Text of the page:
Tuesday, January 25, 2011

Malaysian politician's 'no handshake' stirs row

For politicians, shaking hands and mingling with people is very normal.

However in Malaysia, a female politician has caused a stir by declining to shake hands with her male supporters.

Normala Sudirman, 38, the politician in question is shown above in this promotional video of her candidacy.

She did this while campaigning in a tight by-election in Johor, triggering debate across Malaysia's racial and religious divide.

Normala Sudirman (second left pic above) , a rising star within the conservative Islamic party (PAS) which belongs to the opposition alliance, said her faith prohibits close contact between unrelated men and women.

Normala, a former teacher and the Labis PAS women's chief, faces Mohd Azahar Ibrahim, 39 of the Barisan Nasional, BN coalition in the January 30th, 2011 by-election.

The battle in Tenang between BN and PAS was brought about by the death of the BN assemblyman Datuk Sulaiman Taha on Dec 17, 2010.

This is the 14th by-elections in Malaysia sinc the March 2008 General Elections and the first this year in 2011.

After the Tenang by-election, Malaysia is expected to see 2 more by-elections following the death of the Merlimau Assemblyman in Malacca state and possibly another byelection in the state of Selangor constituency of Pelabuhan Klang.

Now back to the Normala non-shaking hands issue.

She said "We (Muslim women) do not even shake hands with Muslim men,", defending her stance against allegations that it was a sign of the rising 'Islamisation' of the multicultural state.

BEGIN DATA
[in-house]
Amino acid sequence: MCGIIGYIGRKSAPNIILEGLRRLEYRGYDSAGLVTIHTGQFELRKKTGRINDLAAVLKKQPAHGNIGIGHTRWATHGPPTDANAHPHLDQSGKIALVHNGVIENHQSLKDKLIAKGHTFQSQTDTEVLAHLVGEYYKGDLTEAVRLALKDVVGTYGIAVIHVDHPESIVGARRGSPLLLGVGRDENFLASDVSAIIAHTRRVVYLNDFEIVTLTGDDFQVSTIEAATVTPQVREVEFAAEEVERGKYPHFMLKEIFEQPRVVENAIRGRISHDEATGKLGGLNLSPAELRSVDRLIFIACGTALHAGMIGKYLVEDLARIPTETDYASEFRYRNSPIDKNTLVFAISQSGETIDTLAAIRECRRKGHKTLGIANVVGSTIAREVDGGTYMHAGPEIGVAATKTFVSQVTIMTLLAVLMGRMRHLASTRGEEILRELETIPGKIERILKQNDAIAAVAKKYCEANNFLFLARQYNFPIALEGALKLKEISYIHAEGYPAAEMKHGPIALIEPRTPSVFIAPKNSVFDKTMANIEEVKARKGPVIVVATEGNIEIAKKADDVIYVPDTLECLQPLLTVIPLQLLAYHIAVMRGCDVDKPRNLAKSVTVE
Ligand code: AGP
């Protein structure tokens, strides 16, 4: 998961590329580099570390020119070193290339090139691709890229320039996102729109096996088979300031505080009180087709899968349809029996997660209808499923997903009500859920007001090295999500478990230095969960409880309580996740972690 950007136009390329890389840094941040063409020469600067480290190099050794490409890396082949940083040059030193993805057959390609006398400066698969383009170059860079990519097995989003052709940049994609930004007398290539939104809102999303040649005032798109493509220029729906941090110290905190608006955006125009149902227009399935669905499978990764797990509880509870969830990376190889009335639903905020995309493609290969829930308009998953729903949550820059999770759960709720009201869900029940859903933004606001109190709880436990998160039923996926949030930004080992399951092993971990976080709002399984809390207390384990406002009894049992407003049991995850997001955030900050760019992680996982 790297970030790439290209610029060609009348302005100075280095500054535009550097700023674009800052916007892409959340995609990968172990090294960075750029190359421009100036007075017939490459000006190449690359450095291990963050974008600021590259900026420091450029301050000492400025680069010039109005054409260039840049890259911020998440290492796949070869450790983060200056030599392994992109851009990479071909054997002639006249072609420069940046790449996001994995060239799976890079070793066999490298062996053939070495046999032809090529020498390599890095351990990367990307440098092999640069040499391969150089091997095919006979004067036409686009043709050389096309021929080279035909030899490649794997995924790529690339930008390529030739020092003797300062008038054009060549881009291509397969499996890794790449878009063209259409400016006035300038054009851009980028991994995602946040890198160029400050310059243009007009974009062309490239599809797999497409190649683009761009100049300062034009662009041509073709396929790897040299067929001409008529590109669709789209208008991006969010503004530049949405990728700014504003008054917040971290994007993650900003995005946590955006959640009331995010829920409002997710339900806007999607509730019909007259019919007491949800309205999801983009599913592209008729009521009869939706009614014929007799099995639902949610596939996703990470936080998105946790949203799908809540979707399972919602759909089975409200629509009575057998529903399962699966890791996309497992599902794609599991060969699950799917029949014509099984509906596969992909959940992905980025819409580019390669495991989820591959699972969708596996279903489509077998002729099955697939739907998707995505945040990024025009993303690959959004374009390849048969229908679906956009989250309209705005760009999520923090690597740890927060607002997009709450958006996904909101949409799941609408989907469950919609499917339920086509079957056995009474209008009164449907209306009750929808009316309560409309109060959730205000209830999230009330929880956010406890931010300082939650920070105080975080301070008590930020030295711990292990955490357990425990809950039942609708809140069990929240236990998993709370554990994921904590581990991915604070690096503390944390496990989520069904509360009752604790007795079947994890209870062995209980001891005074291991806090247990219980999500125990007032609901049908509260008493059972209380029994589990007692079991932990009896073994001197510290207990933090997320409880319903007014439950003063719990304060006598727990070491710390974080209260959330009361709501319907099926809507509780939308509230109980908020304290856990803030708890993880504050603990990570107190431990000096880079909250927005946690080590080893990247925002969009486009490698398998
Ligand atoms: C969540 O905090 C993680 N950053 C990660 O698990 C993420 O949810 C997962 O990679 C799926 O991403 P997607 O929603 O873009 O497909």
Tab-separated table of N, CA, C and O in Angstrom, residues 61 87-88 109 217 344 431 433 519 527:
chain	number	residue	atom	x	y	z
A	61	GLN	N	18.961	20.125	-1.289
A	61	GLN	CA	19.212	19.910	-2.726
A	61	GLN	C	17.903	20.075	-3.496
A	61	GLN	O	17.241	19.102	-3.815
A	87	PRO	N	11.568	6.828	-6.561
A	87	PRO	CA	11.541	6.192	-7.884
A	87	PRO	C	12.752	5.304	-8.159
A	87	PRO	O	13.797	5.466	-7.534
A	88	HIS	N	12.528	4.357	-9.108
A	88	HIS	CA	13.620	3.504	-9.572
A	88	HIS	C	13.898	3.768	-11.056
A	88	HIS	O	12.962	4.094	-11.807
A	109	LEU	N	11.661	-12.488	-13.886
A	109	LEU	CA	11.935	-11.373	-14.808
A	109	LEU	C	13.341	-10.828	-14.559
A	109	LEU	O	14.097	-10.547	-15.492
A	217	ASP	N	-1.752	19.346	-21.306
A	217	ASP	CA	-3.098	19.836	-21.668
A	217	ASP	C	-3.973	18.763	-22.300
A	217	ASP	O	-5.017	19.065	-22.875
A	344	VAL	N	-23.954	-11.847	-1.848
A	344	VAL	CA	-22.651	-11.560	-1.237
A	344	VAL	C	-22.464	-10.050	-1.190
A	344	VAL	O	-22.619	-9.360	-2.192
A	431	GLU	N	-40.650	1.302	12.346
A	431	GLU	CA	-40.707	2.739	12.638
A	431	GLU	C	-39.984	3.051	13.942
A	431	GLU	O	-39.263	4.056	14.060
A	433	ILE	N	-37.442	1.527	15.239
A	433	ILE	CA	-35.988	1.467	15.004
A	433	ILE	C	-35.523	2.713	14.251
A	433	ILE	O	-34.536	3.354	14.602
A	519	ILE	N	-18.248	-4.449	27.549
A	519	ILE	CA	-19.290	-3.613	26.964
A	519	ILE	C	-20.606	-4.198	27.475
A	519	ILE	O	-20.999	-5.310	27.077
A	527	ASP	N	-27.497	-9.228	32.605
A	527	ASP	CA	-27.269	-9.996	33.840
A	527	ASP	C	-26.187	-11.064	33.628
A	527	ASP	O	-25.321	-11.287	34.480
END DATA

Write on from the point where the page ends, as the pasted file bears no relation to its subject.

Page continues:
Malaysia, a predominantly Muslim country, is ruled by a coalition of race-based parties including the Malaysian Chinese Association (MCA), whose leader Chua Soi Lek stoked the controversy by criticising Normala.

"We respect her choice, and likewise she should also understand why the people are baffled by her actions," Chua was quoted as saying by the Star newspaper.

Malaysia's ethnic Chinese and Indian minorities, who follow Buddhism, Christianity and Hinduism among other religions, complain their rights are being trampled by the imposition of Muslim values on their way of life.

Chua, an outspoken figure who was forced to resign as health minister in 2007 after being caught in a videotape sex scandal, said that as a non-Muslim he would be seen as arrogant if he refused to shake hands with certain people.

As the furore unfolded on news portals and across the blogosphere, Normala -- who wears a traditional "tudung" headscarf and flowing outfit -- softened her position by donning gloves to shake hands on the campaign trail.

But the controversy raged on, prompting Deputy Prime Minister Muhyiddin Yassin, from the UMNO party which leads the coalition and represents majority Malays, to rebuke Chua.

"We leave it to the voters to decide. We will not exploit her personal stand as it is her choice," he was quoted as saying by the Star newspaper.

The debate has dominated the lead-up to Sunday's by-election for a seat in the assembly of southern Johor state.

Observant Muslims in Malaysia, both men and woman, sometimes prefer not to shake hands with an unrelated person of the opposite gender, but working politicians generally take a more relaxed view.

James Chin, a political scientist at Monash University's Malaysian campus, said the Johor constituency has a large number of elderly ethnic Chinese and Indian voters who would consider Normala's policy extreme.

The controversy "will reinforce their fear of growing Islamisation in Malaysia," he said, tipping a win for the ruling coalition in the poll.

Meanwhile, the election scenes in Tenang is filled daily with packed activities, from morning till midnight by election machineries and party workers who came from all over Malaysia, including BN Leaders from Sabah, as shown in the pictures below.

Hope "Tenang" (calm) will prevail in Tenang.

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